Integware cuts payroll from 120 to 27

The economy is in recovery but technology companies have seen their share of layoffs this year. They blame a variety of causes, from specific fears of health care reform to, more broadly, restructuring.

Tech always has been a boom-and-bust industry, but this year has been a particularly difficult one for employment. The tech hardware and equipment segment, led by Hewlett-Packard, has shed 41,200 jobs, the most announced by North American companies this year, according to Bloomberg.

HP plans to cut 9,000 jobs in North America. The company has not released its Fort Collins employment numbers, though the Northern Colorado Economic Development Corp. has estimated it employs 1,200 to 1,500 people here.

How many of those jobs HP will eliminate here is unclear, but what is clear is that tech downsizings have not spared Northern Colorado-based companies.

Integware Inc. of Fort Collins has reduced its workforce from 120 last year to 27 this year. Its revenues slid from $15.3 million to $8 million.

Chris Kay, president and CEO, blames uncertainty over health care reform. The company makes software for medical-device companies worldwide.

Specifically, Kay faults a 2.3 percent federal excise tax on medical technology that will take effect Jan. 1. “If you’re a company and you make 10-percent net profit, that means that 23 percent of your net profits are now eaten up by this tax,” he said.

The Affordable Care Act would tax gross sales receipts of more than $5 million for manufacturers and importers of medical devices such as prosthetic limbs, defibrillators, X-ray machines, pacemakers, surgical tools and stents.

The tax is supposed to raise nearly $30 billion in the next decade to fund health care reform, and the medical-device industry stands to gain from expanding

coverage, the Obama administration argues. Opponents say the tax will strain the capital-intensive medical-device industry.

Integware’s layoffs appear to be one of the more extreme reactions locally to health care reform. So, how could a single-digit tax hike lead to a 73-percent decline in employment for a company?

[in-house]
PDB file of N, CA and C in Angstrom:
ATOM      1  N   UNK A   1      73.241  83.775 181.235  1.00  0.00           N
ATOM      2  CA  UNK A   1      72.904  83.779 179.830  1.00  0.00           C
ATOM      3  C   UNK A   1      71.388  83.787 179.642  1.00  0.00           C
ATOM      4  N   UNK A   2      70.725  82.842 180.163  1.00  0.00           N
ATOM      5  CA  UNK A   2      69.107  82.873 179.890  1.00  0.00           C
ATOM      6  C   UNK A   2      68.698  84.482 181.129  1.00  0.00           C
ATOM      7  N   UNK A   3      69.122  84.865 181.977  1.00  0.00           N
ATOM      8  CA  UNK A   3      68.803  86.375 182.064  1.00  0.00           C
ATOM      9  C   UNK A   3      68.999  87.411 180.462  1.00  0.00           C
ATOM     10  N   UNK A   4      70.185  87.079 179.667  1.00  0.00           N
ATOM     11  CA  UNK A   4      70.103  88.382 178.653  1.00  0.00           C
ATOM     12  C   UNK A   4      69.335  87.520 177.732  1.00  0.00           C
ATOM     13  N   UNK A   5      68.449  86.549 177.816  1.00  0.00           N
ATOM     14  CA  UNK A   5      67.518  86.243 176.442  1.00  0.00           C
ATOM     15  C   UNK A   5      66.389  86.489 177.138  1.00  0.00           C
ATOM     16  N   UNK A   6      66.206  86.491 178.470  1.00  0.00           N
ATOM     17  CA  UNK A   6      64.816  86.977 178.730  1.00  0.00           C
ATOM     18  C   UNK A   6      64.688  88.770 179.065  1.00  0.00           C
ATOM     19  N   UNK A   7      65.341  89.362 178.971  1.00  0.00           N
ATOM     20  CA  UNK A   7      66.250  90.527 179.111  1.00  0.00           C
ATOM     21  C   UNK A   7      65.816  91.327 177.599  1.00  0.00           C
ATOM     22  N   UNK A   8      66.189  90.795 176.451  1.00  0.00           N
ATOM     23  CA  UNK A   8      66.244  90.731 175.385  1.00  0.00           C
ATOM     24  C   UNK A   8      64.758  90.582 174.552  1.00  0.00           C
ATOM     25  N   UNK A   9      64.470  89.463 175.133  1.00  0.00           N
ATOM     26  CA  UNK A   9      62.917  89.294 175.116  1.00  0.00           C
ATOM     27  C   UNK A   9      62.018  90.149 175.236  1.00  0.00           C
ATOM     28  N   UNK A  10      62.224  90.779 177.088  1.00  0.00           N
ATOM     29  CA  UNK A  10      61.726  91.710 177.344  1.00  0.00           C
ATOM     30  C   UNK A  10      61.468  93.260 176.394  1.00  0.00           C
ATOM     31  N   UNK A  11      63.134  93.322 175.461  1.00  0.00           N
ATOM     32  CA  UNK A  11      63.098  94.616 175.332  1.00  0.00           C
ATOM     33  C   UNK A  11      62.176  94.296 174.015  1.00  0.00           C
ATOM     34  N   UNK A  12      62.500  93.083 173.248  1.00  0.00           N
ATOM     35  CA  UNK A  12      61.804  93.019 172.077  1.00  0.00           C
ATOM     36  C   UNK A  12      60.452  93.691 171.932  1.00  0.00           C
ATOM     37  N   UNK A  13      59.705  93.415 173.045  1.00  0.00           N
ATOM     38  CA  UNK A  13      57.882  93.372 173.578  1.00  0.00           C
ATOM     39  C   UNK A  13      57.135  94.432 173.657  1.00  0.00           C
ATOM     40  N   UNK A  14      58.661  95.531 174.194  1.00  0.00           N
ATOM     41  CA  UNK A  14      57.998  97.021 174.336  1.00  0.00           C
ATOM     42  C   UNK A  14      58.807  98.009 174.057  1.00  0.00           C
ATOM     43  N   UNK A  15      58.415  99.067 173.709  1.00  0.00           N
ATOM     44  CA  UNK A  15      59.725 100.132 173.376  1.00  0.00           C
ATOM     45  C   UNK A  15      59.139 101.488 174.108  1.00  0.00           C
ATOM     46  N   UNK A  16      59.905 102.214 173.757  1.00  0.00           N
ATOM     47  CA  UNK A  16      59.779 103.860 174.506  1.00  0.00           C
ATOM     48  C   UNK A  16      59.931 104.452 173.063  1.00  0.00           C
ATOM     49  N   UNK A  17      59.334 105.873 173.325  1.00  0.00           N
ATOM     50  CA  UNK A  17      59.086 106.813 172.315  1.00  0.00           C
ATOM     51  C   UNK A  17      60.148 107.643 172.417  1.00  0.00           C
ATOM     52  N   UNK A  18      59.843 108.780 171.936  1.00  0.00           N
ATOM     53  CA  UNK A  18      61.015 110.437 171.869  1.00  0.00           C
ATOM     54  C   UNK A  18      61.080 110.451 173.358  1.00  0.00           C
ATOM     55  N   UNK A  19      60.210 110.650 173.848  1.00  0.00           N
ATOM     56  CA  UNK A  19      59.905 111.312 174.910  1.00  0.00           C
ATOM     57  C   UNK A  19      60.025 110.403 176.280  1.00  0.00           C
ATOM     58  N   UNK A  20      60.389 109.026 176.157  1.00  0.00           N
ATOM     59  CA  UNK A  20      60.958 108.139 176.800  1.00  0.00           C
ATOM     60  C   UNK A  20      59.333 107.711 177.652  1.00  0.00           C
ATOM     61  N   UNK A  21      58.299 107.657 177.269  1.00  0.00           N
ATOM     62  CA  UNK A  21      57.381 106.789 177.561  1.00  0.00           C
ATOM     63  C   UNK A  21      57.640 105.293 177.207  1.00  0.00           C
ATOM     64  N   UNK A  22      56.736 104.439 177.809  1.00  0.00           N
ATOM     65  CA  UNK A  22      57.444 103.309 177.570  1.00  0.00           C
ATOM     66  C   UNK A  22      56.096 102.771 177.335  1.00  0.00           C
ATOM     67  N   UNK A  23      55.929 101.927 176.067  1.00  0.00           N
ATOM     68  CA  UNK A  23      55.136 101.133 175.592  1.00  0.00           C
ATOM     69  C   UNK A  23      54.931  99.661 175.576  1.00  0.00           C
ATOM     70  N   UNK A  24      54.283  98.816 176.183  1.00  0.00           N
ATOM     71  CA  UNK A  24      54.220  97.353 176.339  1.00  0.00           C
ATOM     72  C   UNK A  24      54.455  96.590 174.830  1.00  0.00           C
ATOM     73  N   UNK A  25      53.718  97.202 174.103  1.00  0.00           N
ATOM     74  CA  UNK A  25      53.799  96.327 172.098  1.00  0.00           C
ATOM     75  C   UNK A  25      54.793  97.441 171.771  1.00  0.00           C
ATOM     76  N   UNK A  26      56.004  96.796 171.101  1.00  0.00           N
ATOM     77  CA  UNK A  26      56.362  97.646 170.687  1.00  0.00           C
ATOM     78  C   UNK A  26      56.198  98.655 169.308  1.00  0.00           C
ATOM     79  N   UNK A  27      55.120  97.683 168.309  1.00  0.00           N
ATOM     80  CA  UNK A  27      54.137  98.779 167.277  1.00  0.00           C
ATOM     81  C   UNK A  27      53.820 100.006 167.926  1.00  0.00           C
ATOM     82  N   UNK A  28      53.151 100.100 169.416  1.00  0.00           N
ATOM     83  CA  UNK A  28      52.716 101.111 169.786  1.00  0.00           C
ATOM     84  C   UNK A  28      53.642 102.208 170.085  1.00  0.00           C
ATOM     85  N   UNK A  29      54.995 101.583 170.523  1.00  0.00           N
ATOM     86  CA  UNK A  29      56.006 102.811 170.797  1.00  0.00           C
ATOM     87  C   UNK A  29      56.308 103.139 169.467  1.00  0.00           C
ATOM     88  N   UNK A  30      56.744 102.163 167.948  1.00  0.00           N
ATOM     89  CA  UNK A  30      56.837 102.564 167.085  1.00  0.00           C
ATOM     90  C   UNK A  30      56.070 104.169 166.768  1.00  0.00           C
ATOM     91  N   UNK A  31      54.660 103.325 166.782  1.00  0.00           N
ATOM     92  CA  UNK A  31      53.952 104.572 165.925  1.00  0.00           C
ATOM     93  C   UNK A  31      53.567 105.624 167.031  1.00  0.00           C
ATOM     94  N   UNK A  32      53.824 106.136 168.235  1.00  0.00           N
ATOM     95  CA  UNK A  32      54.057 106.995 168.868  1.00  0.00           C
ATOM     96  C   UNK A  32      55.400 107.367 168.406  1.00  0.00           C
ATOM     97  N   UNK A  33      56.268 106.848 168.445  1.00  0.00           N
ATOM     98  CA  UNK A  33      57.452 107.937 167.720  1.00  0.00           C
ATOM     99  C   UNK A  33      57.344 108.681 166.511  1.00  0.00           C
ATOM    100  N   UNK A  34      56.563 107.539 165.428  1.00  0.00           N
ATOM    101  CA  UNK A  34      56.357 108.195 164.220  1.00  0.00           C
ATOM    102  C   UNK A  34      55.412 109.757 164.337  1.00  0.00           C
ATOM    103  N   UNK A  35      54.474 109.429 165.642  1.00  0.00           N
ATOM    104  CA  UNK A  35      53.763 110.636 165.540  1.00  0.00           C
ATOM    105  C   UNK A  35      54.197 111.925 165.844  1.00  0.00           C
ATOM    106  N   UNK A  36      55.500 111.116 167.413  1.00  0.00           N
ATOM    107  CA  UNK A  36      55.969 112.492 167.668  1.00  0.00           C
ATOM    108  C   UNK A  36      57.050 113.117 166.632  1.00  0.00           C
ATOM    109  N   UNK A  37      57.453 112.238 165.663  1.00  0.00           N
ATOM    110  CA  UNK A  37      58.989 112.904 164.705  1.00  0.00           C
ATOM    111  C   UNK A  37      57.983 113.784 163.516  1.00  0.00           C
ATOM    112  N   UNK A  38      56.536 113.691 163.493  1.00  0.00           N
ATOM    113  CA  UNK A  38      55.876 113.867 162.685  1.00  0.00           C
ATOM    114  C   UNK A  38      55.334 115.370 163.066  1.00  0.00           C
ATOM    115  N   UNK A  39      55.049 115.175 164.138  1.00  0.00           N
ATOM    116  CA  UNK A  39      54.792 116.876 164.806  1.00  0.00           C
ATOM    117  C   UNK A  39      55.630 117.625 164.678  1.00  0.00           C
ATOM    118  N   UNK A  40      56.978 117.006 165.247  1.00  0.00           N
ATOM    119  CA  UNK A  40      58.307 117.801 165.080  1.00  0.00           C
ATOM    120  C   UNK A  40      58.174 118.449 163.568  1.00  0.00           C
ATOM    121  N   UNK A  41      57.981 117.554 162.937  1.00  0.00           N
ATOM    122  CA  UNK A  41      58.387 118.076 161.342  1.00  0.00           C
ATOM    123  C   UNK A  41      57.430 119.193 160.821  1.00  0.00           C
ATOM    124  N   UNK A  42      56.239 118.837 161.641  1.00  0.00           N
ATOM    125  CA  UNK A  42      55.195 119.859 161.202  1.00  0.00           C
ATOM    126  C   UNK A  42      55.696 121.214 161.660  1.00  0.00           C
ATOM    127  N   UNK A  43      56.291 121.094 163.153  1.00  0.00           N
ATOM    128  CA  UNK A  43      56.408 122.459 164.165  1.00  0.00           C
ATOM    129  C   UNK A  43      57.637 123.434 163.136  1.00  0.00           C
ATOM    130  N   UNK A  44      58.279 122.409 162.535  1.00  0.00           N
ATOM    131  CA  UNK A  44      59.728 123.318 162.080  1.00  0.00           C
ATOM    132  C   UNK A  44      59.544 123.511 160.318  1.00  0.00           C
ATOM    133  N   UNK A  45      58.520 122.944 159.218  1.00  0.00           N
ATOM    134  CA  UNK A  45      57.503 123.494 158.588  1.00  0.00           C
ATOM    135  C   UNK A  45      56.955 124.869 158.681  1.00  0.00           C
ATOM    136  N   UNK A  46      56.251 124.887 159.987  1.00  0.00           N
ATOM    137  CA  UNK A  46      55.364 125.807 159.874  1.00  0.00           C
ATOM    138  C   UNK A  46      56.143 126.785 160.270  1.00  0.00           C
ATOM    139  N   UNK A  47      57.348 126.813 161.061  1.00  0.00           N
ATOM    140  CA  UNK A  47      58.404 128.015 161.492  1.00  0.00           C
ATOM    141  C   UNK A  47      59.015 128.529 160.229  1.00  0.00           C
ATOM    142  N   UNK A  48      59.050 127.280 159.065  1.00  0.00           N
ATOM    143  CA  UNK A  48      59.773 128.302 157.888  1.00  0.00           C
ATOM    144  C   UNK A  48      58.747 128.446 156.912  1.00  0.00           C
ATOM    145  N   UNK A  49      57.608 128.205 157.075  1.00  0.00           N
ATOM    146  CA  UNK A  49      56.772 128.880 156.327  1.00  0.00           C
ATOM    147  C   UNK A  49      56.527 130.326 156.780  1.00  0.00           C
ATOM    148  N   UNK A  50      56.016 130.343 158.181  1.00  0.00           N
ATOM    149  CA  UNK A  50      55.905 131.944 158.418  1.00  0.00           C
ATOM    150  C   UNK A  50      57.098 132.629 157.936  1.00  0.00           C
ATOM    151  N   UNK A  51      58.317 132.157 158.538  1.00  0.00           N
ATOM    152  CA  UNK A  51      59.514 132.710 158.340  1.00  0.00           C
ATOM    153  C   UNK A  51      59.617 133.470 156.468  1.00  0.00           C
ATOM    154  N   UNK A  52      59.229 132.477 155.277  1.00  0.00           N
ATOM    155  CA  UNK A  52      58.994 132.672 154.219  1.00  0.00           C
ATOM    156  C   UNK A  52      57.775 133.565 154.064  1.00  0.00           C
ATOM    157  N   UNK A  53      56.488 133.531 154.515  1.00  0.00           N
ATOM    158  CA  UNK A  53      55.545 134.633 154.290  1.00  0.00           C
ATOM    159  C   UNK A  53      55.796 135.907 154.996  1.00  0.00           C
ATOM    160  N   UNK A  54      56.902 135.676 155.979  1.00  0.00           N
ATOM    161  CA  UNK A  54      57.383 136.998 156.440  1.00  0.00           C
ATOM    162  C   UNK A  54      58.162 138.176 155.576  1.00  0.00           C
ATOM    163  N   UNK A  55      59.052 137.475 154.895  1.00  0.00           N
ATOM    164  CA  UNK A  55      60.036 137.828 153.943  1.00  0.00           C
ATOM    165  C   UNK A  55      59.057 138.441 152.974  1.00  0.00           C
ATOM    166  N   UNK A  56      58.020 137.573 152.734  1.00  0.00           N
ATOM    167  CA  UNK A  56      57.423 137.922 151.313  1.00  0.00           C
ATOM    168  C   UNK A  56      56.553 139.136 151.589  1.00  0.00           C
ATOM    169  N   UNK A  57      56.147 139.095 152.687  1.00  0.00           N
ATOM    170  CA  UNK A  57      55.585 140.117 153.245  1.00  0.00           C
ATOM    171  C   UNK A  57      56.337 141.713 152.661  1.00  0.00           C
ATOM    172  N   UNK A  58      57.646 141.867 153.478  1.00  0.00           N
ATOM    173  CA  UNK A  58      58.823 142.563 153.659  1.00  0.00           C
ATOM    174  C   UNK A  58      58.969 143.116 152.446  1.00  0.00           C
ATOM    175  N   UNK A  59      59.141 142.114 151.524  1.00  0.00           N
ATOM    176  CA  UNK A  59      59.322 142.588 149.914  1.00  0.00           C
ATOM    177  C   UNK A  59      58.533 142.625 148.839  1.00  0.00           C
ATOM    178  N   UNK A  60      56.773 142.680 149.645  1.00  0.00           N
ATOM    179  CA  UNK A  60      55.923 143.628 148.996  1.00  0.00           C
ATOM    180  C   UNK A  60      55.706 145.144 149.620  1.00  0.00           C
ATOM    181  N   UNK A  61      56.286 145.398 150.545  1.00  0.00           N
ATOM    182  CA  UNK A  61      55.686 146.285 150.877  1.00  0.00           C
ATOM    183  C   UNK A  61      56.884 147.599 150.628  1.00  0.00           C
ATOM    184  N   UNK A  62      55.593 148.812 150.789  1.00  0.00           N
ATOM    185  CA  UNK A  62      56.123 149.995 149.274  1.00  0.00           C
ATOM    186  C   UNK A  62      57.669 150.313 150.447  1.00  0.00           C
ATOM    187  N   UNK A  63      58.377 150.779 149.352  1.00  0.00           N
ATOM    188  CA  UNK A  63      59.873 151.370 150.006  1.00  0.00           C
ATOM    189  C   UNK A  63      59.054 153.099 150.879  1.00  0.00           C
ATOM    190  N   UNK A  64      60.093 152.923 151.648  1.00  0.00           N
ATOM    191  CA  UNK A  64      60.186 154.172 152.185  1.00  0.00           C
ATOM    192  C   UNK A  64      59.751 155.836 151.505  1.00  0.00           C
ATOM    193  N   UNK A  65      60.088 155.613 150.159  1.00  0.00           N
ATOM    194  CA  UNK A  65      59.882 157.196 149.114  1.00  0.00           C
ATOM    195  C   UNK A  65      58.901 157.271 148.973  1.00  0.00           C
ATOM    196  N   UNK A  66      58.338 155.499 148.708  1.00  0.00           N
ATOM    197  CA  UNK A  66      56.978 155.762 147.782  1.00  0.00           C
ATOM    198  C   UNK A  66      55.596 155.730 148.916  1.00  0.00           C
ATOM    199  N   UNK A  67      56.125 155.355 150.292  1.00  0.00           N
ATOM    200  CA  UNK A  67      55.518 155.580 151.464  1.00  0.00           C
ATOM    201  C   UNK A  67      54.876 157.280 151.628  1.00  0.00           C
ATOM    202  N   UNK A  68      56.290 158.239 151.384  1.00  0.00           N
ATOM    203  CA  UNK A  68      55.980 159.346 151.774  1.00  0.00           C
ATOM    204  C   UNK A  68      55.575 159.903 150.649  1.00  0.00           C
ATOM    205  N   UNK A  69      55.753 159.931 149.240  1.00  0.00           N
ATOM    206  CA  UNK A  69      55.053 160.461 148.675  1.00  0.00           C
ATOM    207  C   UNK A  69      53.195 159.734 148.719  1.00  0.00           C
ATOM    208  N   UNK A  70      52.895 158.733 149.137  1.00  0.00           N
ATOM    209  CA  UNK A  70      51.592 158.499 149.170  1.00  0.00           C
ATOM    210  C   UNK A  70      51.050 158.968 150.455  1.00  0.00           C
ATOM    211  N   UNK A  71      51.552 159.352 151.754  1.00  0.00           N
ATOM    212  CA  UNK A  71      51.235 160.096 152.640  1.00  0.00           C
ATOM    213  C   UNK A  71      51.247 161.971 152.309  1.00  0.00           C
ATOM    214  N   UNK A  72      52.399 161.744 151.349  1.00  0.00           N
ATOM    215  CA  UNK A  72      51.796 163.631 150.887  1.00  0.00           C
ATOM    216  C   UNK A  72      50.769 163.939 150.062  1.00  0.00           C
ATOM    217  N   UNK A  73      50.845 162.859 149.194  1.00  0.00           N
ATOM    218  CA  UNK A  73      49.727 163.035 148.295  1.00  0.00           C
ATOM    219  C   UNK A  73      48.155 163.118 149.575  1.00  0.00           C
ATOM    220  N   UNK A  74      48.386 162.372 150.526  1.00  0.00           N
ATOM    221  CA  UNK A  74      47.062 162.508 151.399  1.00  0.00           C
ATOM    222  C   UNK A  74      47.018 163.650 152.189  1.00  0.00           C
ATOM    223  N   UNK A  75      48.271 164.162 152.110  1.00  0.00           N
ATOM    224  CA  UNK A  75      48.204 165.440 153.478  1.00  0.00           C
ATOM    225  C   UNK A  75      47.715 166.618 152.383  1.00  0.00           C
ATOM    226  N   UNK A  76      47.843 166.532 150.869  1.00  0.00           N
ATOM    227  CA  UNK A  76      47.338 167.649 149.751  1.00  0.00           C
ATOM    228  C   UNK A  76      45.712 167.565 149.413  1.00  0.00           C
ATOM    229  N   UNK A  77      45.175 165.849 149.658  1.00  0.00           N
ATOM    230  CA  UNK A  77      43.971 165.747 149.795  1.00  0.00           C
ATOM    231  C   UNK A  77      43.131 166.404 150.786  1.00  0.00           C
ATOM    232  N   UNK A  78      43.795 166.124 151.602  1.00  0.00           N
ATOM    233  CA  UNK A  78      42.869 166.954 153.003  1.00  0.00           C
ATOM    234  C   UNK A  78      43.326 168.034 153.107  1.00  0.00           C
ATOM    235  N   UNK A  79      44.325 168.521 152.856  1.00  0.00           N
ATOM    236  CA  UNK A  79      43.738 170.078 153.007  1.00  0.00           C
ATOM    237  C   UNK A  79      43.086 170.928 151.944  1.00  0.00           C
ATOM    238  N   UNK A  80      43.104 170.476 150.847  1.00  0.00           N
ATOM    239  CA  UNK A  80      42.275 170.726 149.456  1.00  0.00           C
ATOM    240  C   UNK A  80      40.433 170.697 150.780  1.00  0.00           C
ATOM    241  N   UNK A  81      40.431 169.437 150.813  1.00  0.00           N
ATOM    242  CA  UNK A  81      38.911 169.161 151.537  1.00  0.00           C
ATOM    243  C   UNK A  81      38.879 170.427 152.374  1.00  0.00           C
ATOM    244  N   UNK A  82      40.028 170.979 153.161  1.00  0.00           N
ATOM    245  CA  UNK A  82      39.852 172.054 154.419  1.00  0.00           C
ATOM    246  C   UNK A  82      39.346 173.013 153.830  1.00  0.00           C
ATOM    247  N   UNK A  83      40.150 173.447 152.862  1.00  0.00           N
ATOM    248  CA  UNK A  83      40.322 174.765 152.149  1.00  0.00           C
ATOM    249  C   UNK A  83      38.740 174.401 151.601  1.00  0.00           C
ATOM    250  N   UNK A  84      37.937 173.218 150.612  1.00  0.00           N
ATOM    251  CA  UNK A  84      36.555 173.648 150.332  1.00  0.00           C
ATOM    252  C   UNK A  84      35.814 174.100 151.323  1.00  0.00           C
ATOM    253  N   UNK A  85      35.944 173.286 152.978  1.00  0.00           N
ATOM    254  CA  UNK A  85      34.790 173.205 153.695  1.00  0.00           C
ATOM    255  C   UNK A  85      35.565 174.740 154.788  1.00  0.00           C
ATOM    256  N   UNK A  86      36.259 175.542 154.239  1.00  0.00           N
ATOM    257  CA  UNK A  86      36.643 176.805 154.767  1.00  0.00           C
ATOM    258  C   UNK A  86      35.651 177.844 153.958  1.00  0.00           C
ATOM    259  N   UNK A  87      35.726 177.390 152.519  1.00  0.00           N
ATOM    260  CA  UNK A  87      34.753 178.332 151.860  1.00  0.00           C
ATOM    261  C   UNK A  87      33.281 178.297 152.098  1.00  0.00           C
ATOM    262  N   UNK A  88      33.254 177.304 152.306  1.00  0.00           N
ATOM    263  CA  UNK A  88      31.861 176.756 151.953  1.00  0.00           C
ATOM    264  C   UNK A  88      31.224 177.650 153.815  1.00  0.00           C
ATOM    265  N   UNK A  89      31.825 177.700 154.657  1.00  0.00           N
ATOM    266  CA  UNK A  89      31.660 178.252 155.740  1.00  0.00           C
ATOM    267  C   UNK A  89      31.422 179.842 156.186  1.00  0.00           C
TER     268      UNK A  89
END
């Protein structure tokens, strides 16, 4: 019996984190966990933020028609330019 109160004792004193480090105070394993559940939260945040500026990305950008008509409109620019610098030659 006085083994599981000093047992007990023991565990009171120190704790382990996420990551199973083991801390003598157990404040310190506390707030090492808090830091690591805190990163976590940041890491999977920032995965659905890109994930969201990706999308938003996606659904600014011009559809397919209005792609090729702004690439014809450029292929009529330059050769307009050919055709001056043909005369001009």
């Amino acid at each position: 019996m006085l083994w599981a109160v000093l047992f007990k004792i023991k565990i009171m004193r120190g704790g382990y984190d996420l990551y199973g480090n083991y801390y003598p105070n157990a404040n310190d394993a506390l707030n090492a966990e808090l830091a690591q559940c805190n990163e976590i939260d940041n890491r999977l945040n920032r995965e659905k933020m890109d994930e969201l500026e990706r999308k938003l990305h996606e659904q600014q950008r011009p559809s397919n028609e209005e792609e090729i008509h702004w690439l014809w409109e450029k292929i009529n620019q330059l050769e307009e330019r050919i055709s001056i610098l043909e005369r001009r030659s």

Kay, who bought Integware in 2003, explains that his customers have held off on investments, which has meant lower revenues for his company.

One “multibillion-dollar company” declined Integware’s services, he said, even though it would have realized a sizable return on its investment; it cited health care reforms for its decision.

Top executives at the company, which Kay declined to name, said, “’We’ve got plenty of money, but we don’t know what’s going to happen with the market,’” according to Kay. “’We don’t know what health care reform’s going to do to us, so we’re just going to sit on our money.’”

All this has led Kay to cut labor costs. “These are generally very good, high-paying jobs,” said Kay, noting that most were software engineers and project managers. “These are not basic-wage jobs. I lost a lot of great people.”

The Obama administration claims that health care reform will inject dollars into the medical-device industry, but “our customers, the large OEM medical-device companies, don’t believe that projection will hold true,” he said.

One of those companies, Michigan-based Stryker Corp., which is not a customer of Integware, said last November that the tax played a role in its decision to reduce its global workforce by 5 percent.

Opponents have argued that the uninsured already are receiving medical treatment, which ultimately is paid for by hospitals. Therefore, medical-device companies will not see much benefit from the increase in newly insured patients.

In the future, Kay hopes that struggling medical-device firms will continue to see the value that his company provides, including cutting costs in their operations and getting their products to market faster. He also is hoping that Congress might repeal the tax, though that seems unlikely.

There is, meanwhile, some good news for the local tech sector. Avago Technologies recently said it was likely to proceed with an expansion in Fort Collins that would add 135 jobs with an annual payroll of $5.6 million. The expansion stems from the semiconductor manufacturer’s growing wireless communications business, which involves making semiconductors in smart phones.

Fort Collins, which is giving Avago $4.6 million in tax breaks, must still work out details of an agreement with Avago about how it will rebate the taxes to the company, as well as criteria on maintaining employees in return for incentives.

Steve Lynn covers technology for the Northern Colorado Business Report. He can be reached at 970-232-3147, slynn@ncbr.com or twitter.com/SteveLynnNCBR.

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